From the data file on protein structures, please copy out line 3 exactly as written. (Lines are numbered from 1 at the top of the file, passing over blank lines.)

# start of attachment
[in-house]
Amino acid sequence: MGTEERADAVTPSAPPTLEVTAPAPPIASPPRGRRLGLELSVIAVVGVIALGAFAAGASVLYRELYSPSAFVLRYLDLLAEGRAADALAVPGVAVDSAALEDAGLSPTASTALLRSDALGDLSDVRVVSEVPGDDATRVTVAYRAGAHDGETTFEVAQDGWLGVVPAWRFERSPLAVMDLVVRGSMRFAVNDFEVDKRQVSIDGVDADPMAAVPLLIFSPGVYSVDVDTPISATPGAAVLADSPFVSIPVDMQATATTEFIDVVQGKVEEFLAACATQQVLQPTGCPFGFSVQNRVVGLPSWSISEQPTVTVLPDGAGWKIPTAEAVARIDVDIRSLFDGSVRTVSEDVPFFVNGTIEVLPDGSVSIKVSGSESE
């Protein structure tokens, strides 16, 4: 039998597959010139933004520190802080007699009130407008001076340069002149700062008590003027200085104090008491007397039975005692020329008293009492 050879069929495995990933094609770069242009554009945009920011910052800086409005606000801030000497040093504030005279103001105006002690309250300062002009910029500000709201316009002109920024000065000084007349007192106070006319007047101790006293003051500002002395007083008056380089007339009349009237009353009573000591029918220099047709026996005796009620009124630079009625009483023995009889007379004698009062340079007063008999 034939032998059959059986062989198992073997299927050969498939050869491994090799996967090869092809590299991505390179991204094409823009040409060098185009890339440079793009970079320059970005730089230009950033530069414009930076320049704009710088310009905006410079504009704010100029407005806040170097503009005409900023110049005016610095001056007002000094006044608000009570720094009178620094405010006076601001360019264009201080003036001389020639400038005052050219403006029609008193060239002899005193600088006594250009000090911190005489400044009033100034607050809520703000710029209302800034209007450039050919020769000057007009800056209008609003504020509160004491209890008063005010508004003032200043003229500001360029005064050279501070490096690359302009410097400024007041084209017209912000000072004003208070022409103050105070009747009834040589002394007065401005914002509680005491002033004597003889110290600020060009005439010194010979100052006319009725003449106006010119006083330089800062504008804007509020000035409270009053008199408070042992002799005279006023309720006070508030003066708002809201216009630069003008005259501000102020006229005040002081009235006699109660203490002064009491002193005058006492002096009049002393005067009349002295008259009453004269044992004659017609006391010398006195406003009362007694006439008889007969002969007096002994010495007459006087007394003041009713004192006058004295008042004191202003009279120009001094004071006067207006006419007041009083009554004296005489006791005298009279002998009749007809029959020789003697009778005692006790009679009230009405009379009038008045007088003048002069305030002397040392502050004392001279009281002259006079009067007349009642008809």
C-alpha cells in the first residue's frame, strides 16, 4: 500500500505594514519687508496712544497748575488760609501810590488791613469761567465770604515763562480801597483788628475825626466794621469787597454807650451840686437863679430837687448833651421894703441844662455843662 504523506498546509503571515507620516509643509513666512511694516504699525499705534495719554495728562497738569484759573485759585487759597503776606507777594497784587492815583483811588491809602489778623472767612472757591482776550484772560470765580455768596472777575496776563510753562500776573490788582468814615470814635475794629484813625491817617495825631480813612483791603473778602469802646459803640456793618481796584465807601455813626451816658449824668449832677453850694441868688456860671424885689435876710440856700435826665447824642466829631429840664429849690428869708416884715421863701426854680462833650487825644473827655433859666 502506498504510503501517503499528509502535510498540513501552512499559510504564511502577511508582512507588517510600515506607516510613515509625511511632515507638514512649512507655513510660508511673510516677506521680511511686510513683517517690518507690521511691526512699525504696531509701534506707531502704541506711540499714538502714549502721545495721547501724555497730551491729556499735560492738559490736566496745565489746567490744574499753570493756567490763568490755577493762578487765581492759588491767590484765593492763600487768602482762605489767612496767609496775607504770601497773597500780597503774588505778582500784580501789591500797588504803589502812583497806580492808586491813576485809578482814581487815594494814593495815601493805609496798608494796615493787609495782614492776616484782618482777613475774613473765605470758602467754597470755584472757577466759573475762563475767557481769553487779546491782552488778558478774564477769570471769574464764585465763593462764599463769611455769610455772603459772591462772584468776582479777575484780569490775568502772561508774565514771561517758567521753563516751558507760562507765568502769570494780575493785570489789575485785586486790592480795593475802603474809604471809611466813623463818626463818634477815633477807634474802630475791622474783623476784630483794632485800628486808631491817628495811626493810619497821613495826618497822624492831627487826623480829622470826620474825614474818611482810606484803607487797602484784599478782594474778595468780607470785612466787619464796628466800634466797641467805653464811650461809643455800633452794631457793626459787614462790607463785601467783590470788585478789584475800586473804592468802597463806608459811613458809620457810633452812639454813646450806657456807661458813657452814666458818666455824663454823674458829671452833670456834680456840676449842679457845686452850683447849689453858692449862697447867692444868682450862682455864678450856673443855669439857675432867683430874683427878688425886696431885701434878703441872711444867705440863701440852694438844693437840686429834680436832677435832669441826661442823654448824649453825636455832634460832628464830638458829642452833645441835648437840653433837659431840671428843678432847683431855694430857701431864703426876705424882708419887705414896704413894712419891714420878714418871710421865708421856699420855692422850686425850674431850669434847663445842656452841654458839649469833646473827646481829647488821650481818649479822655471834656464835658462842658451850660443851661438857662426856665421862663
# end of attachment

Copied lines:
């Protein structure tokens, strides 16, 4: 039998597959010139933004520190802080007699009130407008001076340069002149700062008590003027200085104090008491007397039975005692020329008293009492 050879069929495995990933094609770069242009554009945009920011910052800086409005606000801030000497040093504030005279103001105006002690309250300062002009910029500000709201316009002109920024000065000084007349007192106070006319007047101790006293003051500002002395007083008056380089007339009349009237009353009573000591029918220099047709026996005796009620009124630079009625009483023995009889007379004698009062340079007063008999 034939032998059959059986062989198992073997299927050969498939050869491994090799996967090869092809590299991505390179991204094409823009040409060098185009890339440079793009970079320059970005730089230009950033530069414009930076320049704009710088310009905006410079504009704010100029407005806040170097503009005409900023110049005016610095001056007002000094006044608000009570720094009178620094405010006076601001360019264009201080003036001389020639400038005052050219403006029609008193060239002899005193600088006594250009000090911190005489400044009033100034607050809520703000710029209302800034209007450039050919020769000057007009800056209008609003504020509160004491209890008063005010508004003032200043003229500001360029005064050279501070490096690359302009410097400024007041084209017209912000000072004003208070022409103050105070009747009834040589002394007065401005914002509680005491002033004597003889110290600020060009005439010194010979100052006319009725003449106006010119006083330089800062504008804007509020000035409270009053008199408070042992002799005279006023309720006070508030003066708002809201216009630069003008005259501000102020006229005040002081009235006699109660203490002064009491002193005058006492002096009049002393005067009349002295008259009453004269044992004659017609006391010398006195406003009362007694006439008889007969002969007096002994010495007459006087007394003041009713004192006058004295008042004191202003009279120009001094004071006067207006006419007041009083009554004296005489006791005298009279002998009749007809029959020789003697009778005692006790009679009230009405009379009038008045007088003048002069305030002397040392502050004392001279009281002259006079009067007349009642008809």